That year she also became national news editor for the weekly National Catholic Reporter in Kansas City. In 1993 she moved to Tucson, Arizona, and in 1994 published her first novel, a short book that packs a punch at the end. In Mother Tongue, there are two principal characters. The man is a Salvadoran refugee and poet who arrives in Albuquerque, New Mexico, where "movement" people are trying to help him acclimate and assimilate. The young woman who is the other principal character, Mary, is living emotionally at the edge of life. She is asked to help the refugee, pick him up at the airport, settle him into her friend's house, help direct him to his new job as a dishwasher, and help him get to meetings where he will share his story with church and community members. She does these things while musing about what her role will ever be in life and if she will ever work more than part-time. She falls in love with him, but her own life is as precarious as his, which he does not realize. As they come to know each other better and as lovers, he at one point explodes from his anger and pain and the terrible Salvadoran violence. He confuses Mary with the Salvadoran army members who have brutally murdered his fiancé and begins yelling and hitting her. Then Mary lets out a cry that has been deep inside her since her childhood, and we learn more of what has happened to a young woman who is ignored by U.S. society—the child of a single mother, who suffers a terrible incident in her childhood, and whose mother dies of cancer when she is barely an adult. Martínez seems to be bringing each society to a deeper understanding of each other: the Salvadoran refugee has no idea how life was for the young Chicana woman in near poverty, and the U.S. mainstream society has no idea of Salvadoran reality for the common people.
Martínez is a strong, creative writer who will surely produce more insightful fiction and poetry. After completing a bachelor's degree at Princeton University, she seems to have stumbled accidentally into political involvement at an early stage. Her family history may have provided a strong political foundation. Her father was a Peace Corps volunteer in Belize for two years. He became the first Latino or Hispanic president of the Technical Vocational Institute, a large community college in Albuquerque. He is also the first Hispanic to sit on the Albuquerque School Board, winning two terms during the 1960s. The governor then appointed him to the State Board of Educational Finance. Martínez's mother is a kindergarten teacher, but her maternal grandmother, Lucy Jaramillo, was also recognized as a pioneer in the Latino community. In the 1940s she was elected county clerk in Albuquerque and remained politically active, holding various elective posts, through the 1980s. With her creative writing, Martínez works at bringing people together to examine each other, to see how politics and society affect the human being. Alice Walker called Mother Tongue "a great beauty of a book. I am so proud of Demetria Martínez for standing with and for the disappeared." And Luis Rodríguez, Chicago author of the banned book on gang life, Always Running, says, "Demetria Martínez has pulled out all the stops: here is truth to arouse any hardened heart; here is the 'insanity' of a woman in love calling forth a revolutionary lucidity. Read it. Get angry. And act."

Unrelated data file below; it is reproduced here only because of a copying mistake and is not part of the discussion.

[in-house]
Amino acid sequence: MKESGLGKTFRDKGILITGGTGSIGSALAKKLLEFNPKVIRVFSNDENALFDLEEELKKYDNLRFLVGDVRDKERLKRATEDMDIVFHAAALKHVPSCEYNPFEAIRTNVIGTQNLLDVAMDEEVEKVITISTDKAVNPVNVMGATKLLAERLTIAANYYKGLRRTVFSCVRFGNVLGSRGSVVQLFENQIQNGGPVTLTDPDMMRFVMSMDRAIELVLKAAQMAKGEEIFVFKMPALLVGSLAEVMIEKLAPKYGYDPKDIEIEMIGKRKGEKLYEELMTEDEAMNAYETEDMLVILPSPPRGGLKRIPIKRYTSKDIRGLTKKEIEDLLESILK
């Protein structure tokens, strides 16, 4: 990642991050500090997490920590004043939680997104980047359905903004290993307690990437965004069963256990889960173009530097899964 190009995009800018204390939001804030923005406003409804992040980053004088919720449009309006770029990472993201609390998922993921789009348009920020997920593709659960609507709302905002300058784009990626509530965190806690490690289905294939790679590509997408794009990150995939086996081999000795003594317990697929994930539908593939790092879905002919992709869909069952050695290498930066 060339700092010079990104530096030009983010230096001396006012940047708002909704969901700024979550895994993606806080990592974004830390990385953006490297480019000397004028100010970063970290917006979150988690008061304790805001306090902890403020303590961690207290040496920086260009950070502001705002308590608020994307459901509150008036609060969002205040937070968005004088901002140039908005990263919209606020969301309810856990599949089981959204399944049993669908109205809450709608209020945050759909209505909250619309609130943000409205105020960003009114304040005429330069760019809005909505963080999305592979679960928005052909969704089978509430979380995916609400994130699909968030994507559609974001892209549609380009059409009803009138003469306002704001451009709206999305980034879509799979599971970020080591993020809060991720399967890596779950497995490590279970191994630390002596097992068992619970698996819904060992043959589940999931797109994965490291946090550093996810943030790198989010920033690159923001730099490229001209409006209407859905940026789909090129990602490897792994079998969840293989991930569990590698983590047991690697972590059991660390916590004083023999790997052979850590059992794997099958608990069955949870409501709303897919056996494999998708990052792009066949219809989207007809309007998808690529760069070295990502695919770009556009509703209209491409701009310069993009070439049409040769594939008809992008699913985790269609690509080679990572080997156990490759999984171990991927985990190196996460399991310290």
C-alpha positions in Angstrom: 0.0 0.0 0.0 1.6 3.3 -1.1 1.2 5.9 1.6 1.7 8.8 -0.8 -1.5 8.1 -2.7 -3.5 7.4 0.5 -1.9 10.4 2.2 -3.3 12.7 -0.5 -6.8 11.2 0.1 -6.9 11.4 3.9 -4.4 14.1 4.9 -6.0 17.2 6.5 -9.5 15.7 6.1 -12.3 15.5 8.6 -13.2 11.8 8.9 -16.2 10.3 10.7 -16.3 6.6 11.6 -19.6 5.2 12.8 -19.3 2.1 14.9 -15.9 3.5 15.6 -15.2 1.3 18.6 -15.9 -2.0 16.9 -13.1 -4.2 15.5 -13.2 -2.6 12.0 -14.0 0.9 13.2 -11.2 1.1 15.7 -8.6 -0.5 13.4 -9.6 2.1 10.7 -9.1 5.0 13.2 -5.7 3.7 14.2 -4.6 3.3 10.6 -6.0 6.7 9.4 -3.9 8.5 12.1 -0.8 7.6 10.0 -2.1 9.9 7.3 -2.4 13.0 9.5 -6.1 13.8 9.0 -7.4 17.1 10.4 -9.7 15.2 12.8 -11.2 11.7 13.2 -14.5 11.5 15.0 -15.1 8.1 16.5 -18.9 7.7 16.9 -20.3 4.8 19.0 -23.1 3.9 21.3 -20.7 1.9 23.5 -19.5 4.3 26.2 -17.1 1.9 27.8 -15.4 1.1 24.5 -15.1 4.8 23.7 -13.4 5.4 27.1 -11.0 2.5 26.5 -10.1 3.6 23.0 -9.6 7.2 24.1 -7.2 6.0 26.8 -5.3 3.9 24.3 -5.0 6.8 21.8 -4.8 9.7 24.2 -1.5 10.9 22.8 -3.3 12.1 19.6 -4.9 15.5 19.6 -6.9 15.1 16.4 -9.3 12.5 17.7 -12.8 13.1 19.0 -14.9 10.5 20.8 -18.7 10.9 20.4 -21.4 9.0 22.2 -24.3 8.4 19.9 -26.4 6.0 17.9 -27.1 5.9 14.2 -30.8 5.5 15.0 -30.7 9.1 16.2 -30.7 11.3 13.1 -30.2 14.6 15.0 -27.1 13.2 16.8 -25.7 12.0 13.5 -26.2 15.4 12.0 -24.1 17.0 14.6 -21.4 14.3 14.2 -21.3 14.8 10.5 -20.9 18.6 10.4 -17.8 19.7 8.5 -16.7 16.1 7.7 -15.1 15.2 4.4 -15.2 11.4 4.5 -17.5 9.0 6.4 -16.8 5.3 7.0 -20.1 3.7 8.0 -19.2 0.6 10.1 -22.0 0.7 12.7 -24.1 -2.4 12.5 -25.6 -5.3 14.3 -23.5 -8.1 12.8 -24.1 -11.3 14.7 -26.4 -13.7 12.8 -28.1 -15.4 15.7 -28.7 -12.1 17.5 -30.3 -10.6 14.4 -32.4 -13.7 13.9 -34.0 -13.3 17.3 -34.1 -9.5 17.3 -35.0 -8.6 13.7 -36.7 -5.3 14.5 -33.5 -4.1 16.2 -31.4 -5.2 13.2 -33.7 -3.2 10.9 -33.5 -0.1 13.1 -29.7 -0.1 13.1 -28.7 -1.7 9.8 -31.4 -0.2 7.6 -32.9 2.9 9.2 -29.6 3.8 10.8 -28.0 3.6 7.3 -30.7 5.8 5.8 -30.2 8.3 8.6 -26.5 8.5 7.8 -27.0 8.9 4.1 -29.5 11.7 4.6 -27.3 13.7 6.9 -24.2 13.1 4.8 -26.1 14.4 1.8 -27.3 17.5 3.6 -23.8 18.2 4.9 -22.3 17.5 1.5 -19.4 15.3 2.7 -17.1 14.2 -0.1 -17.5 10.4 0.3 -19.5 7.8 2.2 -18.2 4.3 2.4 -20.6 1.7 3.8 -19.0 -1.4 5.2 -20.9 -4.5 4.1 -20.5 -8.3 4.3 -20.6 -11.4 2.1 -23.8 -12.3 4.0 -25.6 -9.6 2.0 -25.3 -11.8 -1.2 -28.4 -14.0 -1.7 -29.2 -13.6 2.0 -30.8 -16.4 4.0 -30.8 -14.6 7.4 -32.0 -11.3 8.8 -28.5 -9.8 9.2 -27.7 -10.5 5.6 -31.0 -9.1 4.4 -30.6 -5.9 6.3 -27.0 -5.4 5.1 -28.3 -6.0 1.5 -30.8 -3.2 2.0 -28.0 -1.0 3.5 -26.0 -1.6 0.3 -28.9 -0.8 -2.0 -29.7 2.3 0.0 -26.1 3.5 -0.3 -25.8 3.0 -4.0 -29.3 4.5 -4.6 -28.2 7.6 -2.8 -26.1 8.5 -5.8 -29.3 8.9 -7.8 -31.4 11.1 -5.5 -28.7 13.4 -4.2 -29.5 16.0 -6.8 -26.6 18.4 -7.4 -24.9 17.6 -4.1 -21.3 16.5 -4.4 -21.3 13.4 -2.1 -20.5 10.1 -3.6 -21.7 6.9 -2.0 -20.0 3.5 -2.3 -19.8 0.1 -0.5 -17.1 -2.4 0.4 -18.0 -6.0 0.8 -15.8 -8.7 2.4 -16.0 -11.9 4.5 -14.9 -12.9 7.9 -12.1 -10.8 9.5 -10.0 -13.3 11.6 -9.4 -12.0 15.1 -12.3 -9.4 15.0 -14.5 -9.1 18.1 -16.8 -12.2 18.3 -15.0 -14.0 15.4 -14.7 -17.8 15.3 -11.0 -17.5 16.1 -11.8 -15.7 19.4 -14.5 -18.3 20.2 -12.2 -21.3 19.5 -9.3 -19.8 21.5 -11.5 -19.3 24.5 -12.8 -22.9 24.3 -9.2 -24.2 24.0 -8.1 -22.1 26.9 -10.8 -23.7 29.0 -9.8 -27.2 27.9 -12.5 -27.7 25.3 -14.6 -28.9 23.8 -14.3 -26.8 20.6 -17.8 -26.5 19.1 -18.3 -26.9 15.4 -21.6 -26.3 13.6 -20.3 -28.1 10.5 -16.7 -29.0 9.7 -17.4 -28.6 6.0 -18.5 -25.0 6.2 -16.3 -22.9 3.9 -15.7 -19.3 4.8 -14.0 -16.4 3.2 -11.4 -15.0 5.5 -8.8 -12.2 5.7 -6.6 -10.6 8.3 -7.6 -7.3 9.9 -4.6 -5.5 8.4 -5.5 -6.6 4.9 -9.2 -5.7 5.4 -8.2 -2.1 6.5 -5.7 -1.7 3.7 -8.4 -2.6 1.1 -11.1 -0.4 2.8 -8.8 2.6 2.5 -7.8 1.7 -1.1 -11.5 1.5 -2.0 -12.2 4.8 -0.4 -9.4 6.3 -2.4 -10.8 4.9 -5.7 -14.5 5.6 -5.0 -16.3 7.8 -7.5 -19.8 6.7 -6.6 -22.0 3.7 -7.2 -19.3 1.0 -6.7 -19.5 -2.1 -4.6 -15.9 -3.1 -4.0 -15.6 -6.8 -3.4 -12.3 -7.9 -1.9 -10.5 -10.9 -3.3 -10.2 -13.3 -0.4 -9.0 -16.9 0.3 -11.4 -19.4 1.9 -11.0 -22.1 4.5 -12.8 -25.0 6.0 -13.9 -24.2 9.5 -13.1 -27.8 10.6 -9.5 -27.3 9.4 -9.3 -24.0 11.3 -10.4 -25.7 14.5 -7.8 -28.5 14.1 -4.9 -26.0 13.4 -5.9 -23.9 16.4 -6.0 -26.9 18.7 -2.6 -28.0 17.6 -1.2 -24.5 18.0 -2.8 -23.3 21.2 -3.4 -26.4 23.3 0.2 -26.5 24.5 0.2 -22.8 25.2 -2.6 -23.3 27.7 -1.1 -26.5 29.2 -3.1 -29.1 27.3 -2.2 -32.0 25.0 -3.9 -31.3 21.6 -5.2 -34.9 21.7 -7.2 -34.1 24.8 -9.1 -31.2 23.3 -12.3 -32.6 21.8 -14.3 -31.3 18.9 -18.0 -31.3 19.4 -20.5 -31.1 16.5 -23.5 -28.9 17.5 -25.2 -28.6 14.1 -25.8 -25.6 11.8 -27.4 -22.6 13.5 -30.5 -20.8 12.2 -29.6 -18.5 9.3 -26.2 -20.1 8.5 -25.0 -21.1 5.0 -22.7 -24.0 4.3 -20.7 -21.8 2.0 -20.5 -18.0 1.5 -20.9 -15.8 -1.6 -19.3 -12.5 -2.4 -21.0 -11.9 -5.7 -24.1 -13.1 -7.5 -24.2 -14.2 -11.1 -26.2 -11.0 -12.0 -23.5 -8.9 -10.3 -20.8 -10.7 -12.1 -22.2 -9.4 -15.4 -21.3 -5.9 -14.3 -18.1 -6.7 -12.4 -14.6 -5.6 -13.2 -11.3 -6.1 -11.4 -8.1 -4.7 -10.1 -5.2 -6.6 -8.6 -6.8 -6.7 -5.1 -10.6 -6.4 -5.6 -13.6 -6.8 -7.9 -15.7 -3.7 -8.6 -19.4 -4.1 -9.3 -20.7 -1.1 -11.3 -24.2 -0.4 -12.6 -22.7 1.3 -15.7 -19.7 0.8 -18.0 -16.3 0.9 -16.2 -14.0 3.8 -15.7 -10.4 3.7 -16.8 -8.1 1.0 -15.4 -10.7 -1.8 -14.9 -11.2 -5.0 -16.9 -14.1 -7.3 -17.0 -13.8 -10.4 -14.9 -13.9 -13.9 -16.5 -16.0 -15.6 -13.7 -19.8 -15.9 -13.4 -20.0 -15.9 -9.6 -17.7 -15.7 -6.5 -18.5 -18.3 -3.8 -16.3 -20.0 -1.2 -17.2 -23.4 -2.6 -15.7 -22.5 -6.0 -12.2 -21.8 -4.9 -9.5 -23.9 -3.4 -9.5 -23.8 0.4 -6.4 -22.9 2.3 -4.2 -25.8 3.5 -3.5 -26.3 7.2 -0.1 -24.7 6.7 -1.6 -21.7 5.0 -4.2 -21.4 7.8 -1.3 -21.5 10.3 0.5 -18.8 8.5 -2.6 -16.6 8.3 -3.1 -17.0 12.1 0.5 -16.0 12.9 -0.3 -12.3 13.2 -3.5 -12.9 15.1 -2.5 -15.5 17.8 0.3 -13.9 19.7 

Women's Voices From the Borderlands (edited by Lillian Castillo-Speed, 1995). The Hispanic Outlook in Higher Education (1997). Breathing Between the Lines: Poems (1997).
Martínez has published more than 100 news stories and columns for the National Catholic Reporter (a nationwide newspaper independent from the Catholic church), numerous articles for the Albuquerque Journal, and poems in various anthologies.
Escritura 18 (Caracas, Venezuela, Jan.-Dec. 1993). LAT (11 Sept. 1994). Notable Hispanic American Women.
—ELIZABETH COONROD MARTÍNEZ